Value-In-Use

In the words of Gordon and Hsu (2017), if the fair value of an asset obtained after subtraction of the cost of disposal and the worth of the asset used is higher opposed to the carrying amount, there is no need for computing the recoverable amount due to the fact that the asset is not required to be impaired. The recoverable amount could be computed with the help of the following formula:

Recoverable amount = Fair value - Disposal cost

Recoverable amount = Value-in-use

Value-in-use is prepared for defining the current worth of cash flows expected in future, which is developed through effective utilisation of assets. It is necessary for a business organisation to ascertain the value-in-use for an asset as a part of the process, which aims to identify whether the asset is needed to be impaired (Penner, Kreuze and Langsam 2016). If the organisation finds any indication that the asset is to be impaired, it needs to conduct an official projection of the amount, which is recoverable. This method is observed to be in tandem with the minimised net worth or minimisation in the overall expenditures. According to AASB 137 (IAS 36), it has been disclosed that if the fair value of the asset after deduction of the disposal cost is not developed, no difference could be found in the values of recoverable amount and value-in-use (Price 2015).

There are certain elements requiring special consideration for calculating the value-in-use and these elements primarily constitute of discount rate and cash flow. Estimations are extremely important for preparing the cash flow statement and the estimations could be in the form of planning and current projections. In this context, Sellhorn and Stier (2017) advocated that budgets are estimated for nearly or more than five years, which allows the financial analysts in evaluating the information within a limited timeframe. In order to calculate the value-in-use, the following formula is used:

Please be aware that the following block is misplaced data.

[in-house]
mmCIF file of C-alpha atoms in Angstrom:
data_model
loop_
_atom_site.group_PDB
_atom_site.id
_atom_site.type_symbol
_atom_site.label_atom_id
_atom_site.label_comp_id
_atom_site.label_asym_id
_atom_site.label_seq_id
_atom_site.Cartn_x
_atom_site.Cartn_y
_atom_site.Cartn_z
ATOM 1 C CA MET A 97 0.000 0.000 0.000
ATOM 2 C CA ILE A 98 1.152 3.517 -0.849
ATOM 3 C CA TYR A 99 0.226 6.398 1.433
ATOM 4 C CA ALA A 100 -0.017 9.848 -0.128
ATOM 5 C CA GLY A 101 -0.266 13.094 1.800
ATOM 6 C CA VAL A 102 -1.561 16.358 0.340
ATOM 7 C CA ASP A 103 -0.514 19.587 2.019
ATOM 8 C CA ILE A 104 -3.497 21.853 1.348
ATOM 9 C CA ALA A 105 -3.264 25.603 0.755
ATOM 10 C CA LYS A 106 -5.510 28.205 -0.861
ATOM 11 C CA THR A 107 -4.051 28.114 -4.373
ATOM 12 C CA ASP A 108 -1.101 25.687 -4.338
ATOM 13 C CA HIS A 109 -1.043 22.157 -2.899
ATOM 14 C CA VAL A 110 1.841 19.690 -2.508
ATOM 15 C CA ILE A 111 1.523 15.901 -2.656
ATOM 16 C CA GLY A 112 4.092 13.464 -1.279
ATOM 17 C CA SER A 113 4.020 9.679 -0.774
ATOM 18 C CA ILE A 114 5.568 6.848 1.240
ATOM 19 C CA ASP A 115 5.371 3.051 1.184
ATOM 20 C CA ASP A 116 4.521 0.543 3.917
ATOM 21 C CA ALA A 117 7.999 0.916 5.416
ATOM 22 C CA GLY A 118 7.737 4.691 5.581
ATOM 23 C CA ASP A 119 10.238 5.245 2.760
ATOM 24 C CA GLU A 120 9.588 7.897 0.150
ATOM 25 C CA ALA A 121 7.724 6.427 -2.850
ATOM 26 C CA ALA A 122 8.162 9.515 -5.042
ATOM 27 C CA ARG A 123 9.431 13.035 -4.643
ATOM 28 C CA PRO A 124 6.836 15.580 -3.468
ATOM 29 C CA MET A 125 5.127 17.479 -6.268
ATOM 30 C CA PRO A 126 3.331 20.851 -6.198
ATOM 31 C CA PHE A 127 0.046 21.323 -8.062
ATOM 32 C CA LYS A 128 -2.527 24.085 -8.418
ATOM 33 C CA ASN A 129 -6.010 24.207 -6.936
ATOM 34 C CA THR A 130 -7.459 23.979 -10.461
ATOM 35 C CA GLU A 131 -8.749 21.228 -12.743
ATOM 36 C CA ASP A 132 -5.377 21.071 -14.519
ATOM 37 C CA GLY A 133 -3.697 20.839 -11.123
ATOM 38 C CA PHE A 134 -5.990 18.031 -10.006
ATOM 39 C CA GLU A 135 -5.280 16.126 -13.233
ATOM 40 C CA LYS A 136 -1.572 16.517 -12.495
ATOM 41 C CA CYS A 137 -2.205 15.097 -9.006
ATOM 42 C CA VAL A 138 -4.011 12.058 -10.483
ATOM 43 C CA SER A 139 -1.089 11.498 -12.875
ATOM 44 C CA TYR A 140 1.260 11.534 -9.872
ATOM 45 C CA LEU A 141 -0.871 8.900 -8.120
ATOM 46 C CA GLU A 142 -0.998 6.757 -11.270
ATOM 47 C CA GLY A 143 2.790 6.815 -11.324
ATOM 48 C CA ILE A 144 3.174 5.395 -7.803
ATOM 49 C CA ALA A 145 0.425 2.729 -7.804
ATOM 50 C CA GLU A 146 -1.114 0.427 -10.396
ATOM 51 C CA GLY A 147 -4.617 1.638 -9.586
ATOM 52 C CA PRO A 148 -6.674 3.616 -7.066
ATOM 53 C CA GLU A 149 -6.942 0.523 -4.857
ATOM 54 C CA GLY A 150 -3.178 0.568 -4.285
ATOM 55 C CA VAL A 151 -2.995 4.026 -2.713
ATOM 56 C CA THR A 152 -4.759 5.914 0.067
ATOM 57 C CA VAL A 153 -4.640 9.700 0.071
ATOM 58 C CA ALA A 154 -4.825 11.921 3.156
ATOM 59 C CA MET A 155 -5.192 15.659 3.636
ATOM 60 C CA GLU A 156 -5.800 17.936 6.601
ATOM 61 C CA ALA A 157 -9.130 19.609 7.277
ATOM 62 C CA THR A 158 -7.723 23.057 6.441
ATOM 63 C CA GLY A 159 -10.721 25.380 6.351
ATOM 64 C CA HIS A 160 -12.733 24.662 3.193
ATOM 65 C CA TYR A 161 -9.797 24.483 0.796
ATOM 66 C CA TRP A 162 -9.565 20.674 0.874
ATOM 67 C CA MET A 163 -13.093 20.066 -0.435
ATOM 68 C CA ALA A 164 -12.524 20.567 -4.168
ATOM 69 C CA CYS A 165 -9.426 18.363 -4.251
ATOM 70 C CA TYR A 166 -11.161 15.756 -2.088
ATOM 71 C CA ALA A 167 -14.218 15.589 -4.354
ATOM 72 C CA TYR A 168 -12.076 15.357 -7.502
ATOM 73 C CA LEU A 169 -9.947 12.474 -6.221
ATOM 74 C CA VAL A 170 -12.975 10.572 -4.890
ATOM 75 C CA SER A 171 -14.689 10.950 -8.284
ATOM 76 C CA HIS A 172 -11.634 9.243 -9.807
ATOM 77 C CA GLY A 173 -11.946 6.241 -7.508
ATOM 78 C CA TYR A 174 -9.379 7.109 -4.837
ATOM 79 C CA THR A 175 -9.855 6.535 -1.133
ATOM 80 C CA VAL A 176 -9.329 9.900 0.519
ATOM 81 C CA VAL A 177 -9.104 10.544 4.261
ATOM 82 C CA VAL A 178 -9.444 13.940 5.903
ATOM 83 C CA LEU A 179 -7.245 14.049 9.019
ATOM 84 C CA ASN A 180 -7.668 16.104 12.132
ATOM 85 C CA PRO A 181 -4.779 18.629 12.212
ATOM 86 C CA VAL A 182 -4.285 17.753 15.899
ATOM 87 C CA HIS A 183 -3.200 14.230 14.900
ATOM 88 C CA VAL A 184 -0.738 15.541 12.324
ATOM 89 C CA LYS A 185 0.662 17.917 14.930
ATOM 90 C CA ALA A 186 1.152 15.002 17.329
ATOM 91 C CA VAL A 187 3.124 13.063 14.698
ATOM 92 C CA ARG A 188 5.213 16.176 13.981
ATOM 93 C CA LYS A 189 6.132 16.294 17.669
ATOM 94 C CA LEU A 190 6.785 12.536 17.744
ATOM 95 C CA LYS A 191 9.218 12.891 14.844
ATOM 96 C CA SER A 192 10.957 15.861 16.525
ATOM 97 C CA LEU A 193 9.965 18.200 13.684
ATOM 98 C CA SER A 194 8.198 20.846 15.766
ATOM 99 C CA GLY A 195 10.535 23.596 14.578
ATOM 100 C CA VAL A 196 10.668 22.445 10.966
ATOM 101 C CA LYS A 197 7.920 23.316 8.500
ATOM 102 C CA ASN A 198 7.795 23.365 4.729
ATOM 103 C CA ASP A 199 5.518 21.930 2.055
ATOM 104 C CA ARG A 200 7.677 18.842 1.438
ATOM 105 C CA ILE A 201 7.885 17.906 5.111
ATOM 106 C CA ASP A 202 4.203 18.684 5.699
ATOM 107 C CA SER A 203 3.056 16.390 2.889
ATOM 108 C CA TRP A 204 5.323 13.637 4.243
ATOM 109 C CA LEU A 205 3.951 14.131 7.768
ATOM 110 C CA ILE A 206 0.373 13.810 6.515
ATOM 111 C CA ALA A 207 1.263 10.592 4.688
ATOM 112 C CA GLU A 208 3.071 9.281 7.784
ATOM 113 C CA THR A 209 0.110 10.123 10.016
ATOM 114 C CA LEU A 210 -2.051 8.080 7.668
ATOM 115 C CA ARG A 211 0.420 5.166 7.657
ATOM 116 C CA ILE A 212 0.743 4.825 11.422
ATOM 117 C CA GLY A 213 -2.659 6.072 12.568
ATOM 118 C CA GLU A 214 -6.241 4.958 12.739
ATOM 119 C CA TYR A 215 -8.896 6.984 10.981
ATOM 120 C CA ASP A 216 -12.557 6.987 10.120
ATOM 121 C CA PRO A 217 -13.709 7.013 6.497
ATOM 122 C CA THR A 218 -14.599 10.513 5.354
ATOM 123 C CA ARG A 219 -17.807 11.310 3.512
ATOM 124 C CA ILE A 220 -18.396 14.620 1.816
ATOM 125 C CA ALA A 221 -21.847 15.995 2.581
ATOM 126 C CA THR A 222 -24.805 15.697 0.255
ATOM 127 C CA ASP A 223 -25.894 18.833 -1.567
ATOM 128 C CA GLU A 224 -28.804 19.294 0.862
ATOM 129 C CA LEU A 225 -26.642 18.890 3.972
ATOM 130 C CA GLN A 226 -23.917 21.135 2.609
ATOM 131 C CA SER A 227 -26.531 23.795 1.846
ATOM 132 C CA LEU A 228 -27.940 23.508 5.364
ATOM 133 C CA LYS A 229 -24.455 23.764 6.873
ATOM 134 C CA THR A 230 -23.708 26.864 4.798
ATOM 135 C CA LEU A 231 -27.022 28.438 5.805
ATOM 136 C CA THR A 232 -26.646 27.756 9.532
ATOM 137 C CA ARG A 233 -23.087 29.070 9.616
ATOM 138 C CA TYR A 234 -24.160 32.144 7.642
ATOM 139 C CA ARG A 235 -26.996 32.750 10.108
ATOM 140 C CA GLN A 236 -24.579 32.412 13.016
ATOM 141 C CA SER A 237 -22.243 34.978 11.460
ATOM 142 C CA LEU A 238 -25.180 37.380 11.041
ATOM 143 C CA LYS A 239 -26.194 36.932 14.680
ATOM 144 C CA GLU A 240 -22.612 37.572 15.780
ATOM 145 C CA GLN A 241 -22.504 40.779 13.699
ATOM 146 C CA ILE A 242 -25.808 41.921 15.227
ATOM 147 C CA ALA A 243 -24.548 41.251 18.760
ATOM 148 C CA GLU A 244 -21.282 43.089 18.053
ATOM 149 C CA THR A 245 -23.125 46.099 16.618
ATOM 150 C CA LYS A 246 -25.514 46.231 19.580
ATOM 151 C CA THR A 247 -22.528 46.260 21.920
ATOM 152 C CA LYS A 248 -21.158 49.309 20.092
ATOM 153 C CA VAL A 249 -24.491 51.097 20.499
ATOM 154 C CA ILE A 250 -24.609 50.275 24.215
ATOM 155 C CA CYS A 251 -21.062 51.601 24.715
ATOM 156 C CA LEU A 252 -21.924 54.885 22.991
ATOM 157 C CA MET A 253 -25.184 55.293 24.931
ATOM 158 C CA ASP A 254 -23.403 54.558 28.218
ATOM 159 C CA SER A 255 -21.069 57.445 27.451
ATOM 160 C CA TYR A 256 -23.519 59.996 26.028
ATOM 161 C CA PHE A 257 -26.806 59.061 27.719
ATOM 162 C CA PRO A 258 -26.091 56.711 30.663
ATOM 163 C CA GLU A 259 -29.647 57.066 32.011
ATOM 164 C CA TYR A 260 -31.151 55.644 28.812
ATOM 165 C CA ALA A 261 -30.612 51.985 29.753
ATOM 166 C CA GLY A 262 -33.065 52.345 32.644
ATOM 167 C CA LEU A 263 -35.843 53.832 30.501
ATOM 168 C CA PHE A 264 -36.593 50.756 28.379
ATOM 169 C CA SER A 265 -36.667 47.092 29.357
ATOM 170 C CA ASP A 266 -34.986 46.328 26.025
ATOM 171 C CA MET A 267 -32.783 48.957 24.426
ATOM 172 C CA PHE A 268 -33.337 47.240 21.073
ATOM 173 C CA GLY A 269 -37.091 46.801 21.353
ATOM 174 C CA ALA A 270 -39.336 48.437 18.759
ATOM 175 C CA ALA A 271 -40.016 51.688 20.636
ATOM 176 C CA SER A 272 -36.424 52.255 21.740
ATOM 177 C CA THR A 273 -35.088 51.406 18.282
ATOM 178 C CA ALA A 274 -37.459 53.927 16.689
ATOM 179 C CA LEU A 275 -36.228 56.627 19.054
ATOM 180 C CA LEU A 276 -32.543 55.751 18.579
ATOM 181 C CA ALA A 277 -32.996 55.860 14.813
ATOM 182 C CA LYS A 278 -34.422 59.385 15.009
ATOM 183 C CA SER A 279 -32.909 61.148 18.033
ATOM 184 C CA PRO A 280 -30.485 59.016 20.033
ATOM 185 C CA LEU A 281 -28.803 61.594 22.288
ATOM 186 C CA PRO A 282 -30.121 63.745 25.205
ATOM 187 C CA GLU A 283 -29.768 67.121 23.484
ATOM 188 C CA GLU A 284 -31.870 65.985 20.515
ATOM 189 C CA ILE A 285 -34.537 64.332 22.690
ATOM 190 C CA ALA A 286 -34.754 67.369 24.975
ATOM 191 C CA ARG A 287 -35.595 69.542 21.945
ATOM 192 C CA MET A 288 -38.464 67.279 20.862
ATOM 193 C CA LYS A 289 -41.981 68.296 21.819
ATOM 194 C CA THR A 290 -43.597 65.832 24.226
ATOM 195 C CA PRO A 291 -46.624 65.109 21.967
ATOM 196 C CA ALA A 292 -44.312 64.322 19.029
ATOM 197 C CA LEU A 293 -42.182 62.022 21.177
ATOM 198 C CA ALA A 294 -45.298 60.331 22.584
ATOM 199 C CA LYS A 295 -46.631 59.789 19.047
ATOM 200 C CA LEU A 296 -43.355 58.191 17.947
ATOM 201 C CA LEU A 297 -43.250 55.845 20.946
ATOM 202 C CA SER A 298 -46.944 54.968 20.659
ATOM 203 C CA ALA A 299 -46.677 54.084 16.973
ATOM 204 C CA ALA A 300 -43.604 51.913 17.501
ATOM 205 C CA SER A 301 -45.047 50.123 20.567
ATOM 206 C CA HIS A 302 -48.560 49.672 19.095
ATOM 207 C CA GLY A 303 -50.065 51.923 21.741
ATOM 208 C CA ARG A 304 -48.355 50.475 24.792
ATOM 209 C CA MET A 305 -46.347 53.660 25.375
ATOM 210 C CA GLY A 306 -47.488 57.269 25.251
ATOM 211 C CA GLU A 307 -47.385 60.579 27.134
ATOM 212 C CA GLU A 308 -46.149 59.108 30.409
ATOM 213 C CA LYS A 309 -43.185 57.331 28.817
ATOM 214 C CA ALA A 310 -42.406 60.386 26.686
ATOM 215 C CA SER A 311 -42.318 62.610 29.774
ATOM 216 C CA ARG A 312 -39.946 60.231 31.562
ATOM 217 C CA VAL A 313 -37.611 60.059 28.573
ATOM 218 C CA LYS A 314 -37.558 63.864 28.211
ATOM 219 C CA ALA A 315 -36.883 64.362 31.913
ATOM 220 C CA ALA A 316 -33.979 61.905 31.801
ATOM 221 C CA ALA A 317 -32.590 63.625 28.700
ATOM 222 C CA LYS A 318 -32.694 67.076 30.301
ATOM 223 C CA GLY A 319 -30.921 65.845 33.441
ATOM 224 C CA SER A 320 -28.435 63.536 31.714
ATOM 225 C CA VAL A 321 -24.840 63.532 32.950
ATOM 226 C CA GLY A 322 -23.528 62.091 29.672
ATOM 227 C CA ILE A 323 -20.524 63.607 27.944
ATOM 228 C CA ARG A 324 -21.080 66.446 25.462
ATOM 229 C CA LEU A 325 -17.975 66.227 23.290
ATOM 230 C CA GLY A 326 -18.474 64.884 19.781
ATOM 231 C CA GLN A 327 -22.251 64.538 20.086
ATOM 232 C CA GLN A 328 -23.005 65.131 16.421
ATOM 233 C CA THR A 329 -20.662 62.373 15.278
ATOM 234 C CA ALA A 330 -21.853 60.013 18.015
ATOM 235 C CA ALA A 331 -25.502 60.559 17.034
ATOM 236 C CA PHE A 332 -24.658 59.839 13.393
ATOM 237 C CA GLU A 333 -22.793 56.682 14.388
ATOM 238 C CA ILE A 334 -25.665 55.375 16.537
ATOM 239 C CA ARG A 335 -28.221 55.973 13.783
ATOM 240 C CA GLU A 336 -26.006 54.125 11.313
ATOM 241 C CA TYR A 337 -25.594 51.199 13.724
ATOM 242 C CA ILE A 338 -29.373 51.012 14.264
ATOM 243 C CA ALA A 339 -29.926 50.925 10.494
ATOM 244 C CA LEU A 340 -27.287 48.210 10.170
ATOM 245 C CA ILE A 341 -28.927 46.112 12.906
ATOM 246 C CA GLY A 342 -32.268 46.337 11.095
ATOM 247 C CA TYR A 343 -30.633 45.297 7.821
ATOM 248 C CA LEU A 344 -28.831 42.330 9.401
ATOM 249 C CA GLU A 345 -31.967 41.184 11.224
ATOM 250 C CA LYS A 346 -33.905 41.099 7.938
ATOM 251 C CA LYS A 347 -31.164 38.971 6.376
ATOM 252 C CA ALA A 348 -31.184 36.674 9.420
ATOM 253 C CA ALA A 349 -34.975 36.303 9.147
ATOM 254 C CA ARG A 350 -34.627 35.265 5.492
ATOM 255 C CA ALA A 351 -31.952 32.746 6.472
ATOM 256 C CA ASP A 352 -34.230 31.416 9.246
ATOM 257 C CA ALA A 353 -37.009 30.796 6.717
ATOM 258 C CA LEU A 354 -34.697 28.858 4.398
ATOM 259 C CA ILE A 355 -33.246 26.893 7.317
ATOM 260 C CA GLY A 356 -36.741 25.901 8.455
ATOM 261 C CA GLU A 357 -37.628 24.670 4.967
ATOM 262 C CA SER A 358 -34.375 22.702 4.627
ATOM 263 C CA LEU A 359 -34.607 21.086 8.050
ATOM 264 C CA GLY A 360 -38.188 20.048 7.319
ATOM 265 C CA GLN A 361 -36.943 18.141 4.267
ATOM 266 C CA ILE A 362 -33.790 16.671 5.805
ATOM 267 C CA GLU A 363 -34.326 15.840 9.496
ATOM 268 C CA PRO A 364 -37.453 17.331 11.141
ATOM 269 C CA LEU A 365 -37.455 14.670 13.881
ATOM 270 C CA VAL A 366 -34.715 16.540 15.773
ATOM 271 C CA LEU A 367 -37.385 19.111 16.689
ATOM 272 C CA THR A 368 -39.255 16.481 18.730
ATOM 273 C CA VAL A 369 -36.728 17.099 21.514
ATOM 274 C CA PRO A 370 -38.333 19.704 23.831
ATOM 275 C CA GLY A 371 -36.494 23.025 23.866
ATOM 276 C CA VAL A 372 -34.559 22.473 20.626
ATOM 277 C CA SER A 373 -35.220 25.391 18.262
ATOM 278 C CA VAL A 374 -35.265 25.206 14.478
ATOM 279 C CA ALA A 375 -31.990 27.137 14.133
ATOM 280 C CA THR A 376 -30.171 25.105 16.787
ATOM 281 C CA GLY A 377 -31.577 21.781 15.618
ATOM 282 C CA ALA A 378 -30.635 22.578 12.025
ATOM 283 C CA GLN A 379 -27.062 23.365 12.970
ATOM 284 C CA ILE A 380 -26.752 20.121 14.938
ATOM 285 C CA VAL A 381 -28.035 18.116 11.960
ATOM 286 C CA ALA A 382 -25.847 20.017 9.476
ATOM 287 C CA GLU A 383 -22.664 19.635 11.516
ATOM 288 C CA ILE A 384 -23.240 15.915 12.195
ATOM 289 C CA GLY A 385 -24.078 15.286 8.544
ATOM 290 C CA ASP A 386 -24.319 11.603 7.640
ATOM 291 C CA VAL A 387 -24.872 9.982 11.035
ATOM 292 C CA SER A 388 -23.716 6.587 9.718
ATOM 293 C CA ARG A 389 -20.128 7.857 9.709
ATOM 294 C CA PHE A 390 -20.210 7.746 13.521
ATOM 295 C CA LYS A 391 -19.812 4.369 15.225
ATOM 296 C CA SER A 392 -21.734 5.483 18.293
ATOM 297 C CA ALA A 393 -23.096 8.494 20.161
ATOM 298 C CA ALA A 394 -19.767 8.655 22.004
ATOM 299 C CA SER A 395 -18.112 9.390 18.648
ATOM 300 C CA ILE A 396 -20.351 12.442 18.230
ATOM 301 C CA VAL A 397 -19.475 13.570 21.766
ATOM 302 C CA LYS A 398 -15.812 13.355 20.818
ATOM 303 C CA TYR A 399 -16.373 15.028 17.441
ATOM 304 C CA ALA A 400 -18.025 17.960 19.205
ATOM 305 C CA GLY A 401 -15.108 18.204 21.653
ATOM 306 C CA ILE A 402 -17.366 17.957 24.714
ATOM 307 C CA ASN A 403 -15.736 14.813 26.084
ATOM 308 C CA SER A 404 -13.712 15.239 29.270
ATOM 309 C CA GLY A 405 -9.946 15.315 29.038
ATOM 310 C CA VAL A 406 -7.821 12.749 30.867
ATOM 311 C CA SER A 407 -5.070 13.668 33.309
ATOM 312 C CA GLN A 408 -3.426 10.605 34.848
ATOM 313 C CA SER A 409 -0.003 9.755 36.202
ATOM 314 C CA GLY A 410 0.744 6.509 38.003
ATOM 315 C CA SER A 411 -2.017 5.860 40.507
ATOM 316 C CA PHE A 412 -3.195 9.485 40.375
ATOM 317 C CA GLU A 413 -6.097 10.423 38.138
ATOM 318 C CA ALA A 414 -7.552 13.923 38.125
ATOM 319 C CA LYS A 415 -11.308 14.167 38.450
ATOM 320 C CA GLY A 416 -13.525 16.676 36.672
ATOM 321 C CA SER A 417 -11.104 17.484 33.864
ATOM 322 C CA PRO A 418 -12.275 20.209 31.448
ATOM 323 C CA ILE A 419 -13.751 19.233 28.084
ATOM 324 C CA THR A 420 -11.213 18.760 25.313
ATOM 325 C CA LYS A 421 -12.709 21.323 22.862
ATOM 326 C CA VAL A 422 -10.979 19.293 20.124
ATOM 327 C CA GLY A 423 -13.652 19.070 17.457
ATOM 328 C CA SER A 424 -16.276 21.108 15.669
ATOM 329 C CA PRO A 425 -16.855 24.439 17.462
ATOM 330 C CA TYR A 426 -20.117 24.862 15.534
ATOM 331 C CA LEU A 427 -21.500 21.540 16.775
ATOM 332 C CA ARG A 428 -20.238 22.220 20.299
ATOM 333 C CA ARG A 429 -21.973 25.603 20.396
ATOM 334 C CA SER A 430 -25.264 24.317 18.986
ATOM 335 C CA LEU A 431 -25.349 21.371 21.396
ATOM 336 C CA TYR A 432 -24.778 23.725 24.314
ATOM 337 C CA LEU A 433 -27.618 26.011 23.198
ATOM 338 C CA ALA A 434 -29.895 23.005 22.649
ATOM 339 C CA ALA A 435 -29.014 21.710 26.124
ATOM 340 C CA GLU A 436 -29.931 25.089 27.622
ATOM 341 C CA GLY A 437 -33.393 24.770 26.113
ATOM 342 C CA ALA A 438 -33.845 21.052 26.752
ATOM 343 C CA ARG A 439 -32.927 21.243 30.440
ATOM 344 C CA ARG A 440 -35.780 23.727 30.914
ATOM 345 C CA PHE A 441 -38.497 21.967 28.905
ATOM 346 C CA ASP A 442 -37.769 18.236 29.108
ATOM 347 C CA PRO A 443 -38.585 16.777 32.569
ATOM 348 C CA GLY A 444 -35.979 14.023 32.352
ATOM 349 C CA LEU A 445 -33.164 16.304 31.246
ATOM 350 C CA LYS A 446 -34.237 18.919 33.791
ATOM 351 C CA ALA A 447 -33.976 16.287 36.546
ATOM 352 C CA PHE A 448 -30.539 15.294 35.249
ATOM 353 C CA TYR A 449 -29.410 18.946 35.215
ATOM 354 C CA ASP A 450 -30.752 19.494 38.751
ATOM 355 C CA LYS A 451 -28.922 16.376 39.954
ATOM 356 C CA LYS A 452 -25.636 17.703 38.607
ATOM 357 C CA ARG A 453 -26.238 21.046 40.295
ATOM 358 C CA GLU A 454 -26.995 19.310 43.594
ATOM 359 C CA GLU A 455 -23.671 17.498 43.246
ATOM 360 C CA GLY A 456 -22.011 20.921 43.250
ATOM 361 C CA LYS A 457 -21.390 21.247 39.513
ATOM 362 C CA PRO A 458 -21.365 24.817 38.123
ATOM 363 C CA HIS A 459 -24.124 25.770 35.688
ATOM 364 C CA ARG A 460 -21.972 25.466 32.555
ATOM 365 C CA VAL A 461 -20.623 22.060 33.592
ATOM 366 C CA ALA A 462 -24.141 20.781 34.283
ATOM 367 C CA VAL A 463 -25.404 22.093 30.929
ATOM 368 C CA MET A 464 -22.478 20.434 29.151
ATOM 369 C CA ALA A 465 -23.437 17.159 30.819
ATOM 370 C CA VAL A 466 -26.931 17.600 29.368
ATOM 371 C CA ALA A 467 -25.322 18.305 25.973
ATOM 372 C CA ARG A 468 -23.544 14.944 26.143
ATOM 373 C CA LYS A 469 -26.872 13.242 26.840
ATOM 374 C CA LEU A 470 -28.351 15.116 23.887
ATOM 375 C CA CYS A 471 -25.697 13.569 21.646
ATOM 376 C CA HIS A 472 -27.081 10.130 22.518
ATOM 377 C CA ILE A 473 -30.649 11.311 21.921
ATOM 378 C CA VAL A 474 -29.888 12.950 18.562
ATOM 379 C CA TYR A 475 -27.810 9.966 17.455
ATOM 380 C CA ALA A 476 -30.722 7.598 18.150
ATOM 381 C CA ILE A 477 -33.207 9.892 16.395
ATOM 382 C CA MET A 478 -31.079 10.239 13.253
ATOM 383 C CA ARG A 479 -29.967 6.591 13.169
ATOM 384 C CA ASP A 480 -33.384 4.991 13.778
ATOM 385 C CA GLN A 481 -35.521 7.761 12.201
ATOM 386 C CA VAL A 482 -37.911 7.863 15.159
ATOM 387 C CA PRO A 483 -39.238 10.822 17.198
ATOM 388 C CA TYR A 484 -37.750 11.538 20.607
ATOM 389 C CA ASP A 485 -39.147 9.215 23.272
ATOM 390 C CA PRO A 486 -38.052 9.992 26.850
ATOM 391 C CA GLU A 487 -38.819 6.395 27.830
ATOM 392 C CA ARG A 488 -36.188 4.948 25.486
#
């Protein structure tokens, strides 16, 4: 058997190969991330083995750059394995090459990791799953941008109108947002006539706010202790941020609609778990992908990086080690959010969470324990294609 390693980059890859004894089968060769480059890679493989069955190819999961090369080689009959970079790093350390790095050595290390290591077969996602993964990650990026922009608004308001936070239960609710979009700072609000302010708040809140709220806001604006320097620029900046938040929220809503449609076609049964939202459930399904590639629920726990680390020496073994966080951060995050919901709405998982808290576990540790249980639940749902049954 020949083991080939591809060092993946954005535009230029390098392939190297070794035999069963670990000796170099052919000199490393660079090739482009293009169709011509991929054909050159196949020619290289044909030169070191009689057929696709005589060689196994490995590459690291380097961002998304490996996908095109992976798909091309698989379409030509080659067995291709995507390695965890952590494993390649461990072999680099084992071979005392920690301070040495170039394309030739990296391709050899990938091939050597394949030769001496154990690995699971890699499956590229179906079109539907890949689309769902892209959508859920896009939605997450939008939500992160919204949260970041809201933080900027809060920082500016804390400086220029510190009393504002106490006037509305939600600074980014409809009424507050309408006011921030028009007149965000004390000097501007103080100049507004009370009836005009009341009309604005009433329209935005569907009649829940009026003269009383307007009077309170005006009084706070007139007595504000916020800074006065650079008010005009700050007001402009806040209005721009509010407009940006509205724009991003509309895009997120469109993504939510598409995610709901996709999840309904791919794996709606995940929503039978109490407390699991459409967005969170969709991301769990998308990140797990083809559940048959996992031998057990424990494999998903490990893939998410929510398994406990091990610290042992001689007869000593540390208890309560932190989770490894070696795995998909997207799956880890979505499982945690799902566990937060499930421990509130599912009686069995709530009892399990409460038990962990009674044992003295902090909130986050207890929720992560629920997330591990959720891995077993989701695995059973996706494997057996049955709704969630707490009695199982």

Value-in-use = Present value of the asset benefits

Fair value less disposal cost signifies the expenses having incremental nature and the calculations are made by characterisation in order to remove assets (Tran et al. 2017). The fair value less disposal cost is necessary, since this is important in analysing recoverable value and the above-stated value is used by the organisations for impairment of assets.

All these three concepts are stated in AASB 136 and their measurement bases are provided as well. According to “Paragraph 19 of AASB 136”, it is not essential to ascertain the fair values of assets obtained from deduction of disposal cost and value-in-use. In case, any of these amounts is higher compared to the carrying amount of the asset, the asset is not impaired and the other amount need not be estimated (Aasb.gov.au 2018). In addition, it is not essential in ascertaining the fair value less disposal cost despite the fact there is no trading of a particular asset in the active market. However, difficulty might arise in calculating the fair value due to the absence of any base for developing a reliable estimate of the amount receivable from selling the asset between willing and knowledgeable parties.